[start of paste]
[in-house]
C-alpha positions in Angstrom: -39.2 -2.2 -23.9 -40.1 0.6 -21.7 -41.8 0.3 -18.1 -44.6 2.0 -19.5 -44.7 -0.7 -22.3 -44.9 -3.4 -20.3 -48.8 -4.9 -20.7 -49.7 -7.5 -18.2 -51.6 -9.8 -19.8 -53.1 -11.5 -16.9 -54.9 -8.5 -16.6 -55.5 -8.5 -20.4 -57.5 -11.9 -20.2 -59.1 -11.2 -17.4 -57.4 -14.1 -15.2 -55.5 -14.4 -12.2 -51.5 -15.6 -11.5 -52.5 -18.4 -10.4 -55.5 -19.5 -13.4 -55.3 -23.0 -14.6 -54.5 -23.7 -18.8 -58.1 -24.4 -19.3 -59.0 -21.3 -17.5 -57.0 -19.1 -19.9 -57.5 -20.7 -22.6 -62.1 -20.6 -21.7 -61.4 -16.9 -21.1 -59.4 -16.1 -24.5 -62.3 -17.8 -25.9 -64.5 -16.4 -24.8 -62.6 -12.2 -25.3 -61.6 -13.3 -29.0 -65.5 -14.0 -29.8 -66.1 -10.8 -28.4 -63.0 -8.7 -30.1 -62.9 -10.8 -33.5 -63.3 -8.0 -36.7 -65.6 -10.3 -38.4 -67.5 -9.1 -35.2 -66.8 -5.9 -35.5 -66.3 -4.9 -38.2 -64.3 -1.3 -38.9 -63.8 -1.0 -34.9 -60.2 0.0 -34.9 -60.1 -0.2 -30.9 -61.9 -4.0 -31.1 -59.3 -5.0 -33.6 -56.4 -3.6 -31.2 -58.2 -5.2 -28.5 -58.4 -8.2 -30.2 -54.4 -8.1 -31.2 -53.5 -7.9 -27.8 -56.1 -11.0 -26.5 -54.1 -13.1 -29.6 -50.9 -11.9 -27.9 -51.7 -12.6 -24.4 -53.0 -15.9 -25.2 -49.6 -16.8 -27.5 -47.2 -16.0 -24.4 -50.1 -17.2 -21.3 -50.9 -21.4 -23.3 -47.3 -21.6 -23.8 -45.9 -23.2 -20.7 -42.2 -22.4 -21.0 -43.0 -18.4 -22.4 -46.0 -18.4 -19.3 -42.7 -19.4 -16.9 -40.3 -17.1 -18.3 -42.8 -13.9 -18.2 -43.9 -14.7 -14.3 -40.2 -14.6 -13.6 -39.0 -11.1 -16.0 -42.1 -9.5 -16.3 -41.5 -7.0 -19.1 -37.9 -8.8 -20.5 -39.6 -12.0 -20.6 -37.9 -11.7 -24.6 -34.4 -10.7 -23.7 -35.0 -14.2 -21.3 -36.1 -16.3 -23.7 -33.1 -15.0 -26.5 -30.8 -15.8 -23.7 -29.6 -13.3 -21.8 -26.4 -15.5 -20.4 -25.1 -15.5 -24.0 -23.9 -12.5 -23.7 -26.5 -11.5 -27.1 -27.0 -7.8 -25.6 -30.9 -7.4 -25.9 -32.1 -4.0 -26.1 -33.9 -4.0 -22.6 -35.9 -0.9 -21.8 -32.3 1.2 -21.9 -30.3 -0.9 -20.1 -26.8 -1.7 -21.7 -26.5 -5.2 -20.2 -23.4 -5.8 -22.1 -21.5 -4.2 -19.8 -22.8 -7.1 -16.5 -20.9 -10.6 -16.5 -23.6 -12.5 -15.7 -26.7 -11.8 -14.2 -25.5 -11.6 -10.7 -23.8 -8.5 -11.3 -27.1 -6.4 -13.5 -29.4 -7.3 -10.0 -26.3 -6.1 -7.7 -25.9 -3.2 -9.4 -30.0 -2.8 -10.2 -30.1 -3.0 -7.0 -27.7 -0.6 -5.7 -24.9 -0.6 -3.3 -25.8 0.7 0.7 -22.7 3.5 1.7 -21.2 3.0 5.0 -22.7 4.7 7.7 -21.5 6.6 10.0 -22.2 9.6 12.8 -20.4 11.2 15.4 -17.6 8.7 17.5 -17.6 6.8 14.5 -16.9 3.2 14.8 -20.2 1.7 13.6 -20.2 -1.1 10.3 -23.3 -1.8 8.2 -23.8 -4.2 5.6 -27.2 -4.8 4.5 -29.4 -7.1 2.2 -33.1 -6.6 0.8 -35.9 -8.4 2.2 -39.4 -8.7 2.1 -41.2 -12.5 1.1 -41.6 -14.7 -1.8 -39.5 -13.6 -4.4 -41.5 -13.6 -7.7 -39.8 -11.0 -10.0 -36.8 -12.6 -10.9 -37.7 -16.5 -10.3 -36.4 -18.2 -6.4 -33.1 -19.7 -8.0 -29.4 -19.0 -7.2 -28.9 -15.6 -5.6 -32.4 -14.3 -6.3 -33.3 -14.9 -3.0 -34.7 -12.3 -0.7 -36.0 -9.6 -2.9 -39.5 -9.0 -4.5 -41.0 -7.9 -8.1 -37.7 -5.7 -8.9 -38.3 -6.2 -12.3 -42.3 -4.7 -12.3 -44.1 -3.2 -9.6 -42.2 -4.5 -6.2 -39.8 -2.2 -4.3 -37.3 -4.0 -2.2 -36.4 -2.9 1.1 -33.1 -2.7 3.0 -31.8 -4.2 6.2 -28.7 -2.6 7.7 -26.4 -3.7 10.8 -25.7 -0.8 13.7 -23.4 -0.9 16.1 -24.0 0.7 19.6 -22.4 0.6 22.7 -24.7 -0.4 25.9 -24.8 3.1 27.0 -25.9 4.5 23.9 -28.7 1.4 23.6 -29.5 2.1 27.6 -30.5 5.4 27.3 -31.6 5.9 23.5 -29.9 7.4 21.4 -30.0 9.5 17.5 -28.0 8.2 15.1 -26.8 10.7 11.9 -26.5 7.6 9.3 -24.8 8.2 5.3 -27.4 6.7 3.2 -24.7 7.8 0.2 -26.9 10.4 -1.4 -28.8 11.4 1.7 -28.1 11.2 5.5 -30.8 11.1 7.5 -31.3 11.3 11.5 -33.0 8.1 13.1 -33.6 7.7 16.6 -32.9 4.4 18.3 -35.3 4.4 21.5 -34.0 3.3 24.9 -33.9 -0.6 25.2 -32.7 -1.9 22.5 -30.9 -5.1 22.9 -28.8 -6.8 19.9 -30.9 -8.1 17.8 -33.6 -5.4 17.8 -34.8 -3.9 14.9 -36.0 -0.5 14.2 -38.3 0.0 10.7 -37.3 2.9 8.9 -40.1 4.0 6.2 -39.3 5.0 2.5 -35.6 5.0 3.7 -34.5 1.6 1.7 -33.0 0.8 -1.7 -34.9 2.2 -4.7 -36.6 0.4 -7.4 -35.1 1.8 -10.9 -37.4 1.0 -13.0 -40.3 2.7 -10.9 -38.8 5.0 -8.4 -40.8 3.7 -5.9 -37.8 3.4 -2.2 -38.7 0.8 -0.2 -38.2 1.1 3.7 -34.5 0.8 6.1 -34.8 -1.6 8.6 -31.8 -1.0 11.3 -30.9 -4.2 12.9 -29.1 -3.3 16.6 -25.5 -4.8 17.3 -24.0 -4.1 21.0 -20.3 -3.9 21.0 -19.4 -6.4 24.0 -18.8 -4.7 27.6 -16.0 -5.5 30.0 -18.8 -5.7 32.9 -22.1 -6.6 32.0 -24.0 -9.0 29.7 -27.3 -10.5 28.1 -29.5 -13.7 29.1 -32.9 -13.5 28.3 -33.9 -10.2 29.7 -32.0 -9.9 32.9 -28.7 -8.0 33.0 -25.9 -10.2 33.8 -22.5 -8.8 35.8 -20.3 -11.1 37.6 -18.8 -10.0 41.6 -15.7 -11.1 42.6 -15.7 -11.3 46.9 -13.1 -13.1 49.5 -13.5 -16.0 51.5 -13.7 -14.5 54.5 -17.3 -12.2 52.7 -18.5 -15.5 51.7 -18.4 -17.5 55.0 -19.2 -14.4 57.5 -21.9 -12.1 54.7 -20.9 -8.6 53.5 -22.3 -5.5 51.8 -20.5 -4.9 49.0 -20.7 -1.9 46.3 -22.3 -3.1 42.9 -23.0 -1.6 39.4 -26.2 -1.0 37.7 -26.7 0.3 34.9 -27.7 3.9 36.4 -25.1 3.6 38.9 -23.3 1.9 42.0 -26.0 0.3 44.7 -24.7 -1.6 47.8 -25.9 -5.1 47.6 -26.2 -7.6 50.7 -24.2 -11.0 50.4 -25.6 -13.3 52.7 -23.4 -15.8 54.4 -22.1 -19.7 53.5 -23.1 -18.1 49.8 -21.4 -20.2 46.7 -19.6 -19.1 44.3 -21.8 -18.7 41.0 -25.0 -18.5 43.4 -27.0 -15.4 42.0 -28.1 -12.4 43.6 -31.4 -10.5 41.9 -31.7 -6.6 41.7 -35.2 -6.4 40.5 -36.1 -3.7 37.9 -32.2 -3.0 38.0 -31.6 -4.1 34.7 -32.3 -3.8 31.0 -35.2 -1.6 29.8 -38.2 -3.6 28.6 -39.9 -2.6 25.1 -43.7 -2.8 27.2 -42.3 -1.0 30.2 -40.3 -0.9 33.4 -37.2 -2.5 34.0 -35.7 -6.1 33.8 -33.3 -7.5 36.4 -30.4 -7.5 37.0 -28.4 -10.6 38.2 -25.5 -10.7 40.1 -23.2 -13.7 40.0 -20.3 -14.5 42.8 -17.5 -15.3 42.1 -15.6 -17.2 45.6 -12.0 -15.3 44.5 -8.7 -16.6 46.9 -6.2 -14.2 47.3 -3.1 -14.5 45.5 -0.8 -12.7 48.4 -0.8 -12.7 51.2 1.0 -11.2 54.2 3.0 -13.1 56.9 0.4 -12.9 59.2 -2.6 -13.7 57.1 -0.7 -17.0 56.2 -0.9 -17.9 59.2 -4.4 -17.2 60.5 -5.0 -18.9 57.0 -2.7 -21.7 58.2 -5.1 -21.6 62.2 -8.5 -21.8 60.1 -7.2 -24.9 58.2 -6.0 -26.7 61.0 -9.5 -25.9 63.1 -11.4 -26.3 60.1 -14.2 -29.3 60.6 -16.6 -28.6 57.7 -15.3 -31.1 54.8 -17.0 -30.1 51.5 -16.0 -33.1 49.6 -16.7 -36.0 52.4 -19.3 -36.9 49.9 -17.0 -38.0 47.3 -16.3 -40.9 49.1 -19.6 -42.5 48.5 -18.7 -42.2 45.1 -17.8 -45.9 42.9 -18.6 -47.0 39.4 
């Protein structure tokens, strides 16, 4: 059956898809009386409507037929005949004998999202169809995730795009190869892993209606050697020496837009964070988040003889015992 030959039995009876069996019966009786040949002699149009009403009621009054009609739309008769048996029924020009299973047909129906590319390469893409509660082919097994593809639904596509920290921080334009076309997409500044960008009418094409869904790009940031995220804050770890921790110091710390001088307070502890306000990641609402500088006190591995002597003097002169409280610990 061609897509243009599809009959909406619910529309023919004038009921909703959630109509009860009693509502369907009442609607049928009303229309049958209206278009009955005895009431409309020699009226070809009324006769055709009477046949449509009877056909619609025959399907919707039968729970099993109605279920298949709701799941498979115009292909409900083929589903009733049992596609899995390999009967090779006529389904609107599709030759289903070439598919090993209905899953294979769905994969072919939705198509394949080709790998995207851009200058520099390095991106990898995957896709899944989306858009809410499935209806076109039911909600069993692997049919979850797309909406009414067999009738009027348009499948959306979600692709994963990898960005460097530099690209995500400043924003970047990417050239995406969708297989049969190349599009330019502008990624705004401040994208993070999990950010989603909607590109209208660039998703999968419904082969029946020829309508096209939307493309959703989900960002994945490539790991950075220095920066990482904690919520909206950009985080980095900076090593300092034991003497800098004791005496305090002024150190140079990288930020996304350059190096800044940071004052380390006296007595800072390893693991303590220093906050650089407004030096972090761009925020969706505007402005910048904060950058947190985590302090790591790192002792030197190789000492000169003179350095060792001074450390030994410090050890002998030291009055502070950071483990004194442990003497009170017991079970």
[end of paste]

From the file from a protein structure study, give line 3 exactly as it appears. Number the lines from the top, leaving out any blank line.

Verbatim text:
């Protein structure tokens, strides 16, 4: 059956898809009386409507037929005949004998999202169809995730795009190869892993209606050697020496837009964070988040003889015992 030959039995009876069996019966009786040949002699149009009403009621009054009609739309008769048996029924020009299973047909129906590319390469893409509660082919097994593809639904596509920290921080334009076309997409500044960008009418094409869904790009940031995220804050770890921790110091710390001088307070502890306000990641609402500088006190591995002597003097002169409280610990 061609897509243009599809009959909406619910529309023919004038009921909703959630109509009860009693509502369907009442609607049928009303229309049958209206278009009955005895009431409309020699009226070809009324006769055709009477046949449509009877056909619609025959399907919707039968729970099993109605279920298949709701799941498979115009292909409900083929589903009733049992596609899995390999009967090779006529389904609107599709030759289903070439598919090993209905899953294979769905994969072919939705198509394949080709790998995207851009200058520099390095991106990898995957896709899944989306858009809410499935209806076109039911909600069993692997049919979850797309909406009414067999009738009027348009499948959306979600692709994963990898960005460097530099690209995500400043924003970047990417050239995406969708297989049969190349599009330019502008990624705004401040994208993070999990950010989603909607590109209208660039998703999968419904082969029946020829309508096209939307493309959703989900960002994945490539790991950075220095920066990482904690919520909206950009985080980095900076090593300092034991003497800098004791005496305090002024150190140079990288930020996304350059190096800044940071004052380390006296007595800072390893693991303590220093906050650089407004030096972090761009925020969706505007402005910048904060950058947190985590302090790591790192002792030197190789000492000169003179350095060792001074450390030994410090050890002998030291009055502070950071483990004194442990003497009170017991079970």